Making brown rice milk

Today's non-dairy milk recipe is for brown rice milk.  Like the others I've shown, (oat milk, almond milk, and banana milk), it's quick and easy and has no odd ingredients like store bought non-dairy milks.  It's just brown rice and water.

Start with 1 cup of cooked brown rice. I used organic brown basmati.


Put it in a blender with 2 cups of water.



Blend on high for a couple of minutes.


Strain through a nut bag or cheesecloth (see almond milk recipe for more info on nut bags).


Store refrigerated for up to 10 days.  Use for cereal and as a replacement for dairy milk in recipes.


For my personal taste, I add 1/4 teaspoon of vanilla essence to this rice as it tastes a bit too much like rice for my liking.  See what you think.  I much prefer it with the vanilla, yet other non dairy milks I like plain.

What's your favorite?
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"Emergency" non-dairy milk - Banana milk

Following on from the previous couple of weeks Oat Milk and Almond Milk recipes , this week I'm going to show you how to make banana milk.  I consider it an "emergency" non-dairy milk.  It's for those occasions like when you have gone away to a friend's house for the weekend and it comes to breakfast and they only have dairy milk for your cereal which you don't want or can't tolerate due to health reasons.  Instead, you can quickly whip up some banana milk and use that instead.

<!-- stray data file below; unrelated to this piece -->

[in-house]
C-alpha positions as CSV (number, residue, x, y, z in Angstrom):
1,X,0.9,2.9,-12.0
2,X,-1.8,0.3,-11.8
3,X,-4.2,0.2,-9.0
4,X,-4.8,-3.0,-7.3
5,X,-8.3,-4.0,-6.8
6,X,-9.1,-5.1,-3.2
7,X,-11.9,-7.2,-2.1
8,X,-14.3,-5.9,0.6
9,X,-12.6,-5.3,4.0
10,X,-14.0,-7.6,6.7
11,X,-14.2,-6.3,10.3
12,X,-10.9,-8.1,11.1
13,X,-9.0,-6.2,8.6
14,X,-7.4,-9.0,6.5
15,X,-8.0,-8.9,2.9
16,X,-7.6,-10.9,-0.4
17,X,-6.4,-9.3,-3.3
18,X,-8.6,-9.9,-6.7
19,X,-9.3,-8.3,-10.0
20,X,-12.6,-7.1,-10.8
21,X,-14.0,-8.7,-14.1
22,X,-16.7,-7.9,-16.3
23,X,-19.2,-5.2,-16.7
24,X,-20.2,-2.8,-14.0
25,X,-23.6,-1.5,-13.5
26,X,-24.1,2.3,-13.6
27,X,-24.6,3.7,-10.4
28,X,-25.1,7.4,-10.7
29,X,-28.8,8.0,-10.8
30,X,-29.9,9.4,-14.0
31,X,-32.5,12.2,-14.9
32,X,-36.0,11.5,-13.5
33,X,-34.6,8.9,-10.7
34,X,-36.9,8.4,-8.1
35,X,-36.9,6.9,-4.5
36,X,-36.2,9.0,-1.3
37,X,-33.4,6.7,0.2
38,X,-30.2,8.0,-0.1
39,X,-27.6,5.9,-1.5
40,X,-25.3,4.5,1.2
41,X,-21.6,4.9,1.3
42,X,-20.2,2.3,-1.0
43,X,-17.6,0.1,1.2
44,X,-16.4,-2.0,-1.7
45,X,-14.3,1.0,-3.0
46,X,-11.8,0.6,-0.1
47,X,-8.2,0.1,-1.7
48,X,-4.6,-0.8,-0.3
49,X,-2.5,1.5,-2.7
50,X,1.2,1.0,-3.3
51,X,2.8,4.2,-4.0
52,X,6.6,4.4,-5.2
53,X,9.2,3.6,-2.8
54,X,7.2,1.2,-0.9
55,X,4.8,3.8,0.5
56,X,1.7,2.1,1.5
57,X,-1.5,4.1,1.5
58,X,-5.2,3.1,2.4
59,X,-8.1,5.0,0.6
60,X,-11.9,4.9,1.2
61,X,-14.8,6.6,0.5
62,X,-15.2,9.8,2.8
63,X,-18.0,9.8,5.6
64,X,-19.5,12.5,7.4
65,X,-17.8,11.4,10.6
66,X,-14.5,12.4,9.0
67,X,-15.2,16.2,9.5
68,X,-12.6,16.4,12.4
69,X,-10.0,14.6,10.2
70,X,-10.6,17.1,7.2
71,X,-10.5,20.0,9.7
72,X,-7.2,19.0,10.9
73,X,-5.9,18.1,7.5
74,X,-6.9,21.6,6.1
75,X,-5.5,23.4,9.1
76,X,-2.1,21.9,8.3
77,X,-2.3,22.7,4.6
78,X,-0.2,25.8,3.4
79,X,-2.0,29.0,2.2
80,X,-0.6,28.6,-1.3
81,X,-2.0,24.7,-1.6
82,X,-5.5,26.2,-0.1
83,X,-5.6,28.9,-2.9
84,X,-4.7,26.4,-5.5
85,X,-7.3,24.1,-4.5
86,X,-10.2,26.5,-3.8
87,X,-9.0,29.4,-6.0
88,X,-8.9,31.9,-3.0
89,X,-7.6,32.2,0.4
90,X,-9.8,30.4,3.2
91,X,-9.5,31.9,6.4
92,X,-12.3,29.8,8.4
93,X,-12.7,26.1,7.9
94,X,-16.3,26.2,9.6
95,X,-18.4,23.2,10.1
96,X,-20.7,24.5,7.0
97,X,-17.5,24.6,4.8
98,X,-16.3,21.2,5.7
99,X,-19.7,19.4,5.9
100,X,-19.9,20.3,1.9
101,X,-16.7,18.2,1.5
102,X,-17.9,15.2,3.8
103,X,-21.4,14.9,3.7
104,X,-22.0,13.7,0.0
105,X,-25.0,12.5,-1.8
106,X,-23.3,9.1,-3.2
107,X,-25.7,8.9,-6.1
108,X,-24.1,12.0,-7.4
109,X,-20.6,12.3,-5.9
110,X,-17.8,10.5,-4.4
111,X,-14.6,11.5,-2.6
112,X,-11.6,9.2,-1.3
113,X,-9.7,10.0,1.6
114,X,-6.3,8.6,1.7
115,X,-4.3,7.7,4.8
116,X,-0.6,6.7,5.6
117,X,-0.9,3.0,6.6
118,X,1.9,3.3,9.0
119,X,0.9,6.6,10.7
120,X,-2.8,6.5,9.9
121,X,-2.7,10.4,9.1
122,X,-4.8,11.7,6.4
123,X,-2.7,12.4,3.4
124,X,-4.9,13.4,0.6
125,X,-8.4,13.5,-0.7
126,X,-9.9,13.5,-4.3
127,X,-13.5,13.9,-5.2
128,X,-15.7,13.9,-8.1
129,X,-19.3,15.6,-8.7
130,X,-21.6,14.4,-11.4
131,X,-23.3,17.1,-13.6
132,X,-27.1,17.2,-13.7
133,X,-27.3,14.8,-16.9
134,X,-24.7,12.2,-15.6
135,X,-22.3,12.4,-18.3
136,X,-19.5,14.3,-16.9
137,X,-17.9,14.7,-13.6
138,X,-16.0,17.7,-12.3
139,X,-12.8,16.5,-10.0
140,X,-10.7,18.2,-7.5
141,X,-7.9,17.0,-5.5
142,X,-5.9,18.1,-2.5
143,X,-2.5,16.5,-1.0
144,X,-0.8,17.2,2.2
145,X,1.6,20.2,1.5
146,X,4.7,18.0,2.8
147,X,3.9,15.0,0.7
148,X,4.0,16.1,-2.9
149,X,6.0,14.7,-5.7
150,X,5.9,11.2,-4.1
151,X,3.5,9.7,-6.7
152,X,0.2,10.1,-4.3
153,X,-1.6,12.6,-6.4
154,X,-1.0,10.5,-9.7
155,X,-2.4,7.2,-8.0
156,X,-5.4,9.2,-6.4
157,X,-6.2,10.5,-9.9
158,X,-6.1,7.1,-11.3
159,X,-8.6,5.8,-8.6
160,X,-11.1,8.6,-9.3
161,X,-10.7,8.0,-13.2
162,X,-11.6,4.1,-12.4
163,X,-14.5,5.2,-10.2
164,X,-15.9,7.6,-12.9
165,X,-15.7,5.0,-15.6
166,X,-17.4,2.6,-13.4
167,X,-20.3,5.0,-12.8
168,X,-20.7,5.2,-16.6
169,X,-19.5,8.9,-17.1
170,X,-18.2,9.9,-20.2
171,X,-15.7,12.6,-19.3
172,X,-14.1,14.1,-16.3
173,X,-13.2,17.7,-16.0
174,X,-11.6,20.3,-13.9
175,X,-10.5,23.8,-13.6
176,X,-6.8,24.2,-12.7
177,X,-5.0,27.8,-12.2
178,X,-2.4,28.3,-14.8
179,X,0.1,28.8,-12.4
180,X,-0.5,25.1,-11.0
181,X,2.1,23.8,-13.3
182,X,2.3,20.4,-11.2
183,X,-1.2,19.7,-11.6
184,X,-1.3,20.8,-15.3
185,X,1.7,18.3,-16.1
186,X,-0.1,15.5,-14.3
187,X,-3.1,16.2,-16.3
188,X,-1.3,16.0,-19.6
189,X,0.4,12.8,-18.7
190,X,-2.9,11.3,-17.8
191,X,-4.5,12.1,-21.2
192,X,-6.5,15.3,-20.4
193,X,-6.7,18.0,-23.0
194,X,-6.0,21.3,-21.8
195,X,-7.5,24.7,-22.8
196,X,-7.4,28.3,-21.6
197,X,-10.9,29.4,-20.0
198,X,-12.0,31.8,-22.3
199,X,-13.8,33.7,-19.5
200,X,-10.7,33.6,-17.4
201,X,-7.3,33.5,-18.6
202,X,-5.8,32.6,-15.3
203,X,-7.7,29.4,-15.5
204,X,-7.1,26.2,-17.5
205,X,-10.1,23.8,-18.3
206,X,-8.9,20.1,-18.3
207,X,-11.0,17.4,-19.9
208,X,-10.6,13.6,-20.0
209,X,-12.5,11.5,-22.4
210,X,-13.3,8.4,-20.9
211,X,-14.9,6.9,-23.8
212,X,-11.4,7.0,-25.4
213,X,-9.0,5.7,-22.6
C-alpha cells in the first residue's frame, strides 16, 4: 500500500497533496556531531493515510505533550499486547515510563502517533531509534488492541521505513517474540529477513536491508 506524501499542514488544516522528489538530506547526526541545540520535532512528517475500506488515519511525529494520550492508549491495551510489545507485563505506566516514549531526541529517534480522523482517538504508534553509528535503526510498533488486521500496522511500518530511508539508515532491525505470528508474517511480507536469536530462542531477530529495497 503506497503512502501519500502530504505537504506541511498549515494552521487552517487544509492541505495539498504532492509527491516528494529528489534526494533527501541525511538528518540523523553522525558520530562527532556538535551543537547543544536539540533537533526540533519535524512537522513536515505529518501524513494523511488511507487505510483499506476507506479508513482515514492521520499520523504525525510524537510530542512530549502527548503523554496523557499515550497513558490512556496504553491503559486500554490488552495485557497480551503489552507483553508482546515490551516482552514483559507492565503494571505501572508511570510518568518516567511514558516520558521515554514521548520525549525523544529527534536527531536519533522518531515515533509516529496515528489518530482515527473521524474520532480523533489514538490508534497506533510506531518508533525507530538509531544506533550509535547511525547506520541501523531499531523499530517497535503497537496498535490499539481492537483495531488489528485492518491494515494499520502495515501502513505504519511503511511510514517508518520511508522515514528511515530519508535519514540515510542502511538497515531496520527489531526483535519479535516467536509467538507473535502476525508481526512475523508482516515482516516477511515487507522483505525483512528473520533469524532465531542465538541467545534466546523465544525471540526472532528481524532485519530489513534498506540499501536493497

It is, naturally, banana-y so isn't useful for other things like putting in coffee! - but it is perfect for cereal.

All you need is a banana, some water and an immersion blender.


Cut up the banana and place in a jug/bowl.


Blend the banana with the immersion blender until it is liquid.


Add 1 cup of water and blend again.



Voila - yummy banana milk for oatmeal or cereal.


Use it soon after making or else it'll go brown.

More non dairy milk recipes next week.
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Making Almond Milk

Following on from last week's recipe and instructions on how to make Oat Milk, this week I'll show you how to make Almond Milk.


Yes, you can buy almond milk in the supermarket, but it tends to contain lots of ingredients. My recipe uses only organic almonds and water.  In what I consider the best, unsweetened commercial almond milk you still get extras of:

  • rice starch
  • sea salt (190mg sodium)
  • vanilla
  • natural flavor
  • carrageenan
I prefer the almonds and water approach!  Here's how to do it.

  • Soak 1 cup of organic almonds in water for 24 hours or overnight if you are short of time.  Use enough water to cover the nuts. Make sure it's good quality water!
  • Drain and rinse the almonds after their soak. Remove the skins of the almonds.  This is optional but gives you a much whiter milk and is easy to do. I timed myself and it took only 3 minutes to take the skins off! Once the almonds have soaked, just use an action like you are squeezing the almond and the skin comes off whole.